Telegraph Book Club
Thank you so much to all your enthusiastic suggestions for the new Literary City section. It's great to hear from so many Sheffield-based writers, and people working in book-related industries in the city. We will be featuring many of these over the coming months.
Today we hear from a writer who lives in Sheffield but visits locations all over the world in her work.
Next fortnight our book club read will be Donna Tartt’s The Goldfinch. This is an enormous book, so I’m giving you plenty of notice for those who’d like to read along. The deadline for reader reviews of The Goldfinch is March 23. The deadline for reader reviews of Go Set A Watchman is March 9.
Read of the fortnight: Harper Lee’s Go Set A Watchman
It is almost two years since this book was published, in what became a worldwide literary event.
For 55 years, the 1960 classic To Kill A Mockingbird had been Harper Lee’s only published work.
But then, in a whirlwind of controversy, came Go Set A Watchman.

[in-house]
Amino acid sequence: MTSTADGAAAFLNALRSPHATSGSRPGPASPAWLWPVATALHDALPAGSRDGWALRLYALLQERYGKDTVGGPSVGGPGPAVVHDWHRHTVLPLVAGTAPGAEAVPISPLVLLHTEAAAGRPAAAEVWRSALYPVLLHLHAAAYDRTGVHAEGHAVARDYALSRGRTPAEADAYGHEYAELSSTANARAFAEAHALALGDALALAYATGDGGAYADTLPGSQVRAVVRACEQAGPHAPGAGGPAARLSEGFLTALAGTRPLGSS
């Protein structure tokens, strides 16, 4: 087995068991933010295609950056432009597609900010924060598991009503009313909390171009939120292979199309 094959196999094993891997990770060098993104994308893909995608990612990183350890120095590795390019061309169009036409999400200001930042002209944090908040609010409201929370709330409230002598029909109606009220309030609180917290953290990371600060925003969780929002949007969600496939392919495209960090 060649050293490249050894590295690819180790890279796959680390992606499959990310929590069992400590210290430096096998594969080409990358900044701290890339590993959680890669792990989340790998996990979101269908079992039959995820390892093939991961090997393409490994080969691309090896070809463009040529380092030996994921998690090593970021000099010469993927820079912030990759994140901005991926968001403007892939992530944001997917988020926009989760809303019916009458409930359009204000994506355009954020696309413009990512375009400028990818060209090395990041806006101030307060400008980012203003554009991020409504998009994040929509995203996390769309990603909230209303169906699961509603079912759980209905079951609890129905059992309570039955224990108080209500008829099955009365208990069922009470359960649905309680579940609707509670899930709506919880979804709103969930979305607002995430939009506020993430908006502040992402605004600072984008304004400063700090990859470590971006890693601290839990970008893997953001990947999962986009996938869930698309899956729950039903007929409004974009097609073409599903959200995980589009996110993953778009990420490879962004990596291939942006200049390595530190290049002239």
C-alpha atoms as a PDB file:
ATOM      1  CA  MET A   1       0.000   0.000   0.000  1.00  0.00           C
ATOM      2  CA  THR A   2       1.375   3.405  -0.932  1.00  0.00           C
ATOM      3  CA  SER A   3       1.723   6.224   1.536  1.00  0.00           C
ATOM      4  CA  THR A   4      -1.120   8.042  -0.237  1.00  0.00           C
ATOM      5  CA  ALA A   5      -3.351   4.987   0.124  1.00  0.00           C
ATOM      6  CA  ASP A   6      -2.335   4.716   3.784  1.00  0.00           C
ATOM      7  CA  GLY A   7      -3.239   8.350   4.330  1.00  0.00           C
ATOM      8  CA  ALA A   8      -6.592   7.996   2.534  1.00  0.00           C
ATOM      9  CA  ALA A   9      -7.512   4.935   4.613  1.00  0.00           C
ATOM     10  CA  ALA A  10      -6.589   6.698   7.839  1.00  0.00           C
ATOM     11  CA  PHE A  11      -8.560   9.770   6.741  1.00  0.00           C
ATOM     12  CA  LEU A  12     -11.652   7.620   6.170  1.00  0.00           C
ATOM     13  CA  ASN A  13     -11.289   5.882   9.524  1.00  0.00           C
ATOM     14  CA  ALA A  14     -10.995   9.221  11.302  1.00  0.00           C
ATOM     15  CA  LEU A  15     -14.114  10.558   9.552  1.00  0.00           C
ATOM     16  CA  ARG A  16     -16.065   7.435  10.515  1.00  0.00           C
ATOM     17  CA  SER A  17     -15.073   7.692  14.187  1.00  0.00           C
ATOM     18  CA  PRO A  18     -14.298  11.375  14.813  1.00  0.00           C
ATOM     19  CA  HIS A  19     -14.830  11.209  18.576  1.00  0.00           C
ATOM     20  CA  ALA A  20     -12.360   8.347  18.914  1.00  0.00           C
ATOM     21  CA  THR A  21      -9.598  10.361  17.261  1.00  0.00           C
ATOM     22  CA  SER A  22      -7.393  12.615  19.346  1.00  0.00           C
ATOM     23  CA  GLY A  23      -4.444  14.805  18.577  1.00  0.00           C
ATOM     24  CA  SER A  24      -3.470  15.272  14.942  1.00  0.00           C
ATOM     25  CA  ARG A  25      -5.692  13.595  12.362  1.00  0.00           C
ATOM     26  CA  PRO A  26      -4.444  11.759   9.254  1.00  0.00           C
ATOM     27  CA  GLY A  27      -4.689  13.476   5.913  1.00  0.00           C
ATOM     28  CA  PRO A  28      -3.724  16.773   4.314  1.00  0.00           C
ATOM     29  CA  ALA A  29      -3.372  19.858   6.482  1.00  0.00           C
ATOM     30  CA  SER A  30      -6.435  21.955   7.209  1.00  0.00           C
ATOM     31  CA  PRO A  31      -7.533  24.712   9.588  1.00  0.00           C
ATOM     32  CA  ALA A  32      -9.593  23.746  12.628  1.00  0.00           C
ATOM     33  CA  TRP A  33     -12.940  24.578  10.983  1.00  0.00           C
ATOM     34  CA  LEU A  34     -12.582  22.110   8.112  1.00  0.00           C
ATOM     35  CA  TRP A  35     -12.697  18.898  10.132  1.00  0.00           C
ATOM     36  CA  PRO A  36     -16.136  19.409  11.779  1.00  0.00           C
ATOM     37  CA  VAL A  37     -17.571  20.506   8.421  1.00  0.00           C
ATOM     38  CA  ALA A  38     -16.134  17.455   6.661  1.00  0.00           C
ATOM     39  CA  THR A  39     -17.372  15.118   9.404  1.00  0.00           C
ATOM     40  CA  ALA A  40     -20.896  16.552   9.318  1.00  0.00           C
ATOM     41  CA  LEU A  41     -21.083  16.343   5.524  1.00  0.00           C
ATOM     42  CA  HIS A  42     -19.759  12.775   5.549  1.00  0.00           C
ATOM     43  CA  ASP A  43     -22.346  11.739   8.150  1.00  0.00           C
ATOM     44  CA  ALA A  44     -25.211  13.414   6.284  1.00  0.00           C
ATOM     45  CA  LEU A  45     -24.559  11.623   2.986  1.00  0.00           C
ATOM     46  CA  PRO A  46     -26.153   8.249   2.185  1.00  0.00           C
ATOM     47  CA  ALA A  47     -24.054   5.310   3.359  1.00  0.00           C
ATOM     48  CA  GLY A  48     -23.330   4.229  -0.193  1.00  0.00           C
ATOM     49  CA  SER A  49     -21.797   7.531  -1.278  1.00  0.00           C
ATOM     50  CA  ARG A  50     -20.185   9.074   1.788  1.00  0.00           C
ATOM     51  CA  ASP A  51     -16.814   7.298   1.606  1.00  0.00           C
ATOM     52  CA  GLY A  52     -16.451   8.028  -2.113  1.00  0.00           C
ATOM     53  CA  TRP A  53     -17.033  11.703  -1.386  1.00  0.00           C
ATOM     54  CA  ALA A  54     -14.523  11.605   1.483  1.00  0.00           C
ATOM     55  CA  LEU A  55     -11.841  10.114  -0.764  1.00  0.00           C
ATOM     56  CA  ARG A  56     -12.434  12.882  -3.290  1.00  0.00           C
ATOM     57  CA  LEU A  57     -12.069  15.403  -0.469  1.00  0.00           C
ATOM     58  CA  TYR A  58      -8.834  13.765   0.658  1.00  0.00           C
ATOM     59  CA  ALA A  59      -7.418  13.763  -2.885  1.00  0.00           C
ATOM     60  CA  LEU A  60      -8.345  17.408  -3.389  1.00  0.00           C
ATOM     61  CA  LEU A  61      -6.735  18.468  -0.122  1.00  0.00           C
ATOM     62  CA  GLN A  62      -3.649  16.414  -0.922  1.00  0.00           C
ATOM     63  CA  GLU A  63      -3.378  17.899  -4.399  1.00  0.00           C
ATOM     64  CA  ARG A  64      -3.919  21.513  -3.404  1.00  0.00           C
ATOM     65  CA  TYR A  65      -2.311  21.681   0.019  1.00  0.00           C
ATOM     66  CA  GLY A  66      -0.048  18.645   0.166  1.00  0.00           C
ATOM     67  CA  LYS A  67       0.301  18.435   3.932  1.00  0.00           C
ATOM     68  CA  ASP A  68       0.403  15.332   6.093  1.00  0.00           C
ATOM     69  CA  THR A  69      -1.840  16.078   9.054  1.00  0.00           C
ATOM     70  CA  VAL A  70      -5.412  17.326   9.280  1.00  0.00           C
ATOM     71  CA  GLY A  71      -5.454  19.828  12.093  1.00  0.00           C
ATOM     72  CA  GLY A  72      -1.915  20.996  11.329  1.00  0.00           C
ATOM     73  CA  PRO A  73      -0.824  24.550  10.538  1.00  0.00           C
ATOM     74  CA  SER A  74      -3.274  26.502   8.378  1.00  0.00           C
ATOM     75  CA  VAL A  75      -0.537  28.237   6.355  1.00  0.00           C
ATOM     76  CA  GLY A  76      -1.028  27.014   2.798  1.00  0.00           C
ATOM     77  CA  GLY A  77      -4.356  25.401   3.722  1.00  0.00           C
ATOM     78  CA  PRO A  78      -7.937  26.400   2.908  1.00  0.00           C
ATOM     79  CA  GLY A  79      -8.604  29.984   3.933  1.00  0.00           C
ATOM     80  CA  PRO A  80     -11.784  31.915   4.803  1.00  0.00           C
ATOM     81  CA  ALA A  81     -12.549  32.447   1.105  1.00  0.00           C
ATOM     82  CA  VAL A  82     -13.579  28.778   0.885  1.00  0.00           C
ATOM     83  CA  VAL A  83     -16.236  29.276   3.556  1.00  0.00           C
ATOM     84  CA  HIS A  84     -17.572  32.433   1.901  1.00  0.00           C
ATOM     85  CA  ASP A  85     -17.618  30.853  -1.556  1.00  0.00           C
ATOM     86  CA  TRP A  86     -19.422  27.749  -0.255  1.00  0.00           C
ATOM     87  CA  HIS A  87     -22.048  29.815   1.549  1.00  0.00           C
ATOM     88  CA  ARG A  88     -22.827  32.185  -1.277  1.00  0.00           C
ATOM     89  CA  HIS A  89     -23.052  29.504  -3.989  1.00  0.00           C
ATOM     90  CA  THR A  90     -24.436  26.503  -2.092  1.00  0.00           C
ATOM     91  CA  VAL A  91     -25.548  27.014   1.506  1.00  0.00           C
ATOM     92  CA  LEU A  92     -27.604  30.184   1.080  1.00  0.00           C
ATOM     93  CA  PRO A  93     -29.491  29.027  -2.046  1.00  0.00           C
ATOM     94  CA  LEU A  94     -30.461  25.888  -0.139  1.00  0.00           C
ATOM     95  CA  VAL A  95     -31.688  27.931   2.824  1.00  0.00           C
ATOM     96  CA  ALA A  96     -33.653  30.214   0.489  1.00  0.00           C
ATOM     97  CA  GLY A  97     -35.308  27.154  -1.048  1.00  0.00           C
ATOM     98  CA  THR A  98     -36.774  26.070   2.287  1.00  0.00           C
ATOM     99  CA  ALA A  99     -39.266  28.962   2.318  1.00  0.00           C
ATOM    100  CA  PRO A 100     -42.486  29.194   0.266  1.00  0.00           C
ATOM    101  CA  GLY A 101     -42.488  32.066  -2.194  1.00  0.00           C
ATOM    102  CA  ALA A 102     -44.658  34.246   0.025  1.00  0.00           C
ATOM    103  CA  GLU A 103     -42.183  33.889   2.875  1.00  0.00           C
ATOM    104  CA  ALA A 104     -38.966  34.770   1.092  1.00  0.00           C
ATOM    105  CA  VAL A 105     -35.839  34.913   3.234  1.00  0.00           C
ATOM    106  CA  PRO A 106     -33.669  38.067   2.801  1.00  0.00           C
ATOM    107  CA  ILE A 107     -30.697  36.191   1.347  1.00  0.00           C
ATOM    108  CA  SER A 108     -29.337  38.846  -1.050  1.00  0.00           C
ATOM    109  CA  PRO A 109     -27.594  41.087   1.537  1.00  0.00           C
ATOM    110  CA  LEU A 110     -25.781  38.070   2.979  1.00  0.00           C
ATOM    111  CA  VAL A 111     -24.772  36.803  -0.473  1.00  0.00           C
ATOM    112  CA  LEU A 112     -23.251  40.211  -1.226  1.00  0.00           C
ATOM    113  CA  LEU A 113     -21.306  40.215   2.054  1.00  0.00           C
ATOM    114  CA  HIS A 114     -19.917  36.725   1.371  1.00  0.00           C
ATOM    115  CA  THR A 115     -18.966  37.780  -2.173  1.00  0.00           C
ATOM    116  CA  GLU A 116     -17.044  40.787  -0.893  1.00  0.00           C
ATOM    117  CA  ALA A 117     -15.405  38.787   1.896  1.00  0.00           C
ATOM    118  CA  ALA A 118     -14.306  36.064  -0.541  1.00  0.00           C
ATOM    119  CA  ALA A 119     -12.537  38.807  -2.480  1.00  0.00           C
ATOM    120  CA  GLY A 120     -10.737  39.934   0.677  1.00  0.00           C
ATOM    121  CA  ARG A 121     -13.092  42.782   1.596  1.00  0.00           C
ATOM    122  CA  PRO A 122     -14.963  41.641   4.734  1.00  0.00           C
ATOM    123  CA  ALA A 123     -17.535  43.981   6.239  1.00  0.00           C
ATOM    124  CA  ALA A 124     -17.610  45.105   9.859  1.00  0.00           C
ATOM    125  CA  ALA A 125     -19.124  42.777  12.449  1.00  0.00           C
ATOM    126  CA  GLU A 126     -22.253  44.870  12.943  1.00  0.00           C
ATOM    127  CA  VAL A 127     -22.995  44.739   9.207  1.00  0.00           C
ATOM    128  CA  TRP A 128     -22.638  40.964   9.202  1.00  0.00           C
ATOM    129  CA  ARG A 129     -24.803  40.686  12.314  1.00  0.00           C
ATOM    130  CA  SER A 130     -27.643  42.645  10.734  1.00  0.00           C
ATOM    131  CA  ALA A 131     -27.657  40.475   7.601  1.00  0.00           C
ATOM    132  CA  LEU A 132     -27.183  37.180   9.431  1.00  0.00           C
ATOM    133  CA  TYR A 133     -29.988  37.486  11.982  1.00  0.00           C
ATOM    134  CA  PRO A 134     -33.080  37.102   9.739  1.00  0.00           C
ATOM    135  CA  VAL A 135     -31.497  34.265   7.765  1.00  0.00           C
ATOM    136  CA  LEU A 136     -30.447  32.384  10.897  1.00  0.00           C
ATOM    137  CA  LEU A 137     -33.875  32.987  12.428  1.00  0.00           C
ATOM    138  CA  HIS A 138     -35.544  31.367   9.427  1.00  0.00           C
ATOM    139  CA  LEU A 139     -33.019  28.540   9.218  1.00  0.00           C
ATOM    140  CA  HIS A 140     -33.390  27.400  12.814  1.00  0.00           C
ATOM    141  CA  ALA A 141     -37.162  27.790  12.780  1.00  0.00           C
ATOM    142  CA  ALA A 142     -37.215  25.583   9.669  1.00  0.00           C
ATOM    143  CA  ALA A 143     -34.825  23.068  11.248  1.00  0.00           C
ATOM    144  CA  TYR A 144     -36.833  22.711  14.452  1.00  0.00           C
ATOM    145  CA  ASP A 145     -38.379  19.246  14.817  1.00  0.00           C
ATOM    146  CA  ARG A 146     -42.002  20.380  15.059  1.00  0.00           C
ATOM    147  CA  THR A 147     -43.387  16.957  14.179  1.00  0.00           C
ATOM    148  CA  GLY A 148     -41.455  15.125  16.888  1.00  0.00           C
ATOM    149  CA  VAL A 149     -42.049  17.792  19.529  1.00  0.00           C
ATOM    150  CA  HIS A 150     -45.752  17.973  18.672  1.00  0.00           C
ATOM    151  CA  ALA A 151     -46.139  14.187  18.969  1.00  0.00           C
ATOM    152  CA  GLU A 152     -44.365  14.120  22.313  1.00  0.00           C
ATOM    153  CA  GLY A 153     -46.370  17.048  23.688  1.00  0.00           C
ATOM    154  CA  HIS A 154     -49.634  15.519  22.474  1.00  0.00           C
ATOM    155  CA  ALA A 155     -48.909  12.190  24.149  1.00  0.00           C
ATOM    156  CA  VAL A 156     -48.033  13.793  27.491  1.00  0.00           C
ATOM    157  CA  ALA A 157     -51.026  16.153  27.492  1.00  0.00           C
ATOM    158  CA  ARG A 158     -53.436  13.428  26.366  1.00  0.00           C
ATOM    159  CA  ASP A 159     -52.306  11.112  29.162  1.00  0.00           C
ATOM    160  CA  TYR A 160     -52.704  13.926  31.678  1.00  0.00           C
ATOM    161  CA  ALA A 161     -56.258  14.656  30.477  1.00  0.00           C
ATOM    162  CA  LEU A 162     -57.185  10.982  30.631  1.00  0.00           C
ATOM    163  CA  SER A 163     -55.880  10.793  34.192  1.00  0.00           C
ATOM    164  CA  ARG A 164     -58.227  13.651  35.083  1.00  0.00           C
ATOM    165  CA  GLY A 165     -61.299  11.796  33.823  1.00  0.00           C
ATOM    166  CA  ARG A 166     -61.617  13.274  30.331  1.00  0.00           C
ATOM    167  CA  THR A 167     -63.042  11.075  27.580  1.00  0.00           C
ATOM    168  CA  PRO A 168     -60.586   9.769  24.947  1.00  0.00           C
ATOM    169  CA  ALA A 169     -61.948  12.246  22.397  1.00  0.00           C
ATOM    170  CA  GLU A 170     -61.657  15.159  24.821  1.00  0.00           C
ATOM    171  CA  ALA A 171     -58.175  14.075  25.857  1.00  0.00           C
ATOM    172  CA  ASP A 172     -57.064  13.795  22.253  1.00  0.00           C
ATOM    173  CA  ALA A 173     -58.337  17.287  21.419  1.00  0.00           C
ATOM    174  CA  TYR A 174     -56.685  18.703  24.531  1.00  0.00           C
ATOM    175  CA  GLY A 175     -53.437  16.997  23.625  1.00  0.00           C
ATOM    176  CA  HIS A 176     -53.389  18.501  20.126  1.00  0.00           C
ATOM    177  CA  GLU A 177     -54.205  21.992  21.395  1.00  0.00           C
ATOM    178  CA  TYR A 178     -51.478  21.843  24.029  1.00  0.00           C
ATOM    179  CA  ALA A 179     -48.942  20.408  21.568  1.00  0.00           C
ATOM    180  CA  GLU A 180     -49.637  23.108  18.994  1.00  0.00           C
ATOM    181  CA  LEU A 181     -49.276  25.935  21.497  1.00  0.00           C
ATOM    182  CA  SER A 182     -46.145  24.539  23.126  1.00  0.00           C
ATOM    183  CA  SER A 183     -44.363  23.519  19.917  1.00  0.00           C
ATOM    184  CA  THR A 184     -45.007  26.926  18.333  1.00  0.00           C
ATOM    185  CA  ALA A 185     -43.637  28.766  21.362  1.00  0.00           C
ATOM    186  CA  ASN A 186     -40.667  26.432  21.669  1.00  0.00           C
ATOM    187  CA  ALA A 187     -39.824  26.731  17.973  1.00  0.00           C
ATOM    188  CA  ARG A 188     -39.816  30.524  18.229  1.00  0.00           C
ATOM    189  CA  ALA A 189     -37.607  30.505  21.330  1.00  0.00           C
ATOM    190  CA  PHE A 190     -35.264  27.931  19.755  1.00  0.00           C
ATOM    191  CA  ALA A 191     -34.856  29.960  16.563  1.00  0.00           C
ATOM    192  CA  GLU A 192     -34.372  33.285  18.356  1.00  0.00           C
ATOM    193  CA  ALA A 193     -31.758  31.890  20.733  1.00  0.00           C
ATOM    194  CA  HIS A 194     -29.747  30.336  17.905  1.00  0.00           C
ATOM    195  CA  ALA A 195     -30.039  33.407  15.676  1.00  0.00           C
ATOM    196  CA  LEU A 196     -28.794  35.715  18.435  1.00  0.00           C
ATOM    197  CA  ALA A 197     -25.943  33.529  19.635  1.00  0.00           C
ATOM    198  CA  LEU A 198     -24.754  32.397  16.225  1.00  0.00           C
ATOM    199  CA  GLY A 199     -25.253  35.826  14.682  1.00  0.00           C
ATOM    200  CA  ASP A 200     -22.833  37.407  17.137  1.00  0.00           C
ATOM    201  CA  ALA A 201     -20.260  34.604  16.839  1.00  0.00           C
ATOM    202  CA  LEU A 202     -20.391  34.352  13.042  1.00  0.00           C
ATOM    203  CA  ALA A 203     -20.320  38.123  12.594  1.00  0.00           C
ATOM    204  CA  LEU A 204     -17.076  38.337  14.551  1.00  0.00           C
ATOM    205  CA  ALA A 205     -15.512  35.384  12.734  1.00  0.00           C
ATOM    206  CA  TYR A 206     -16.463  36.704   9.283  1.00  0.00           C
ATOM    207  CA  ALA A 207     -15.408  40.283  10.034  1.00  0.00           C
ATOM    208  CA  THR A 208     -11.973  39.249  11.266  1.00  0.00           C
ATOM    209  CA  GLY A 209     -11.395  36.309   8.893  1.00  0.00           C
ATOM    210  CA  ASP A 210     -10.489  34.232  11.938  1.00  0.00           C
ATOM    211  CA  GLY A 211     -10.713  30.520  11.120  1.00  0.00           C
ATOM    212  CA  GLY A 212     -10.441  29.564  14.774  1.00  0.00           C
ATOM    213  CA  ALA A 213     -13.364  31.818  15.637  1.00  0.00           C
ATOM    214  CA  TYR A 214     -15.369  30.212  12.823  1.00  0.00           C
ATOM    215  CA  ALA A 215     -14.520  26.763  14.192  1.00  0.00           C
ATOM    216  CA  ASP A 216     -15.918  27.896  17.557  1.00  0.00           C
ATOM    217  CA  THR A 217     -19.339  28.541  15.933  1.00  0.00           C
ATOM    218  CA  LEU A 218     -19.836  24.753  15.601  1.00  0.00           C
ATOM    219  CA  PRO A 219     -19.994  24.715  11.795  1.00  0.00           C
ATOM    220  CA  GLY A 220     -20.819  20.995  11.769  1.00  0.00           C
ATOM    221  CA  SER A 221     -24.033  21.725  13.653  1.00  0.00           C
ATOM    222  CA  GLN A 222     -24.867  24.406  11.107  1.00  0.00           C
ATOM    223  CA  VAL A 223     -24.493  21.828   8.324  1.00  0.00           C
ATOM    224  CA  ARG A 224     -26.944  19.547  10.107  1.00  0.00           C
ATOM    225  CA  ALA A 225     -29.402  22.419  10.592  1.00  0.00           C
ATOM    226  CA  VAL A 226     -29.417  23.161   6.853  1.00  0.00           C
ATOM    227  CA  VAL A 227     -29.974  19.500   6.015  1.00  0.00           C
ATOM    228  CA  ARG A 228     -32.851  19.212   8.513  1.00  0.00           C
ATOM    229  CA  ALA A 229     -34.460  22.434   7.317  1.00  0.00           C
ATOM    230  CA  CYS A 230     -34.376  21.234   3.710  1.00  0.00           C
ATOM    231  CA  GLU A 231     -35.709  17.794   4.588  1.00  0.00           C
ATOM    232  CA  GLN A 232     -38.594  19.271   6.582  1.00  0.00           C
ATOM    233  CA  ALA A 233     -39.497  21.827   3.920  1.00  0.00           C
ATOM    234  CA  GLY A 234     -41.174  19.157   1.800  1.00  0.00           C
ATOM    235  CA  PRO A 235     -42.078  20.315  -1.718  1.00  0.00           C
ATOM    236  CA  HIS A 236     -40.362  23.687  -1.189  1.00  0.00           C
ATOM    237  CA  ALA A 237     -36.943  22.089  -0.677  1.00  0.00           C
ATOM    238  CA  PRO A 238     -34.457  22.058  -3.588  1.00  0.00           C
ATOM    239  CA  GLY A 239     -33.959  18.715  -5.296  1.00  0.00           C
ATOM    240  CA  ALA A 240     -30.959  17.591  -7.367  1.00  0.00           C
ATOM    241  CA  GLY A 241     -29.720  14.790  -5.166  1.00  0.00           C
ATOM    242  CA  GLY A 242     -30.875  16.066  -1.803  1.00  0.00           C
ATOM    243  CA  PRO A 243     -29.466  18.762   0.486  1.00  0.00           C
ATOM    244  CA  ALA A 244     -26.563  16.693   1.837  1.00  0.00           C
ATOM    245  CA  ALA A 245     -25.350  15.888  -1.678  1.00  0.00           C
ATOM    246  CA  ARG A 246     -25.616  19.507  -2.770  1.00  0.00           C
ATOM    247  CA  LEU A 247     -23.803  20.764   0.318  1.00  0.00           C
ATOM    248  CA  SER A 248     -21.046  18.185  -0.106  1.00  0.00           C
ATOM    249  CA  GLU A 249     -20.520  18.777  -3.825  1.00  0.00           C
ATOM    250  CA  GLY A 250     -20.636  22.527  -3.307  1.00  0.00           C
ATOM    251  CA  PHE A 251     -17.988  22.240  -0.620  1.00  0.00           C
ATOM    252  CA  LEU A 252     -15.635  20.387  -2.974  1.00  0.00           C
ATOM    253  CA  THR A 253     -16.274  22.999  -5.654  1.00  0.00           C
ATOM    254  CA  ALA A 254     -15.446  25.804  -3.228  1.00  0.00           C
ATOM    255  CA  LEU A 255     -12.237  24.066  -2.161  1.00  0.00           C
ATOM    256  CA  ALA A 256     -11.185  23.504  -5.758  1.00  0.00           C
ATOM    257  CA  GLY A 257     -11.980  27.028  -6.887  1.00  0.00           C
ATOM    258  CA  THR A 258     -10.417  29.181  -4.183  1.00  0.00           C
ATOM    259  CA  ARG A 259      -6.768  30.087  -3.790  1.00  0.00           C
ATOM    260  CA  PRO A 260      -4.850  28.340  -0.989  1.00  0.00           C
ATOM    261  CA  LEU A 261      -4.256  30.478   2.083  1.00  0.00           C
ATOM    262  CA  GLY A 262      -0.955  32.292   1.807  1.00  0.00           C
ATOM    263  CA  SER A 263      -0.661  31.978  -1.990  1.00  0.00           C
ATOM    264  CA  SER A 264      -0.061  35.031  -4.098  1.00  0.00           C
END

It was shocking; it was exciting; it was emotional.
This is the story of Scout Finch’s return to Maycomb 17 years after the events of To Kill A Mockingbird.
The relationship between these two books is a unique one, to my knowledge.
It’s not a sequel, because events that happened in Mockingbird have been changed.
And although there are a few passages that are lifted almost word for word, presumably from this into what later became Mockingbird, it can’t be accurately be described as an earlier draft either.
The whole story and its focus are completely different.
It seems that the Finches, and Maycomb, lived inside Lee’s mind for a long time, and that she played with different situations, and different nuances to her characters.
It’s like Picasso with his guitars.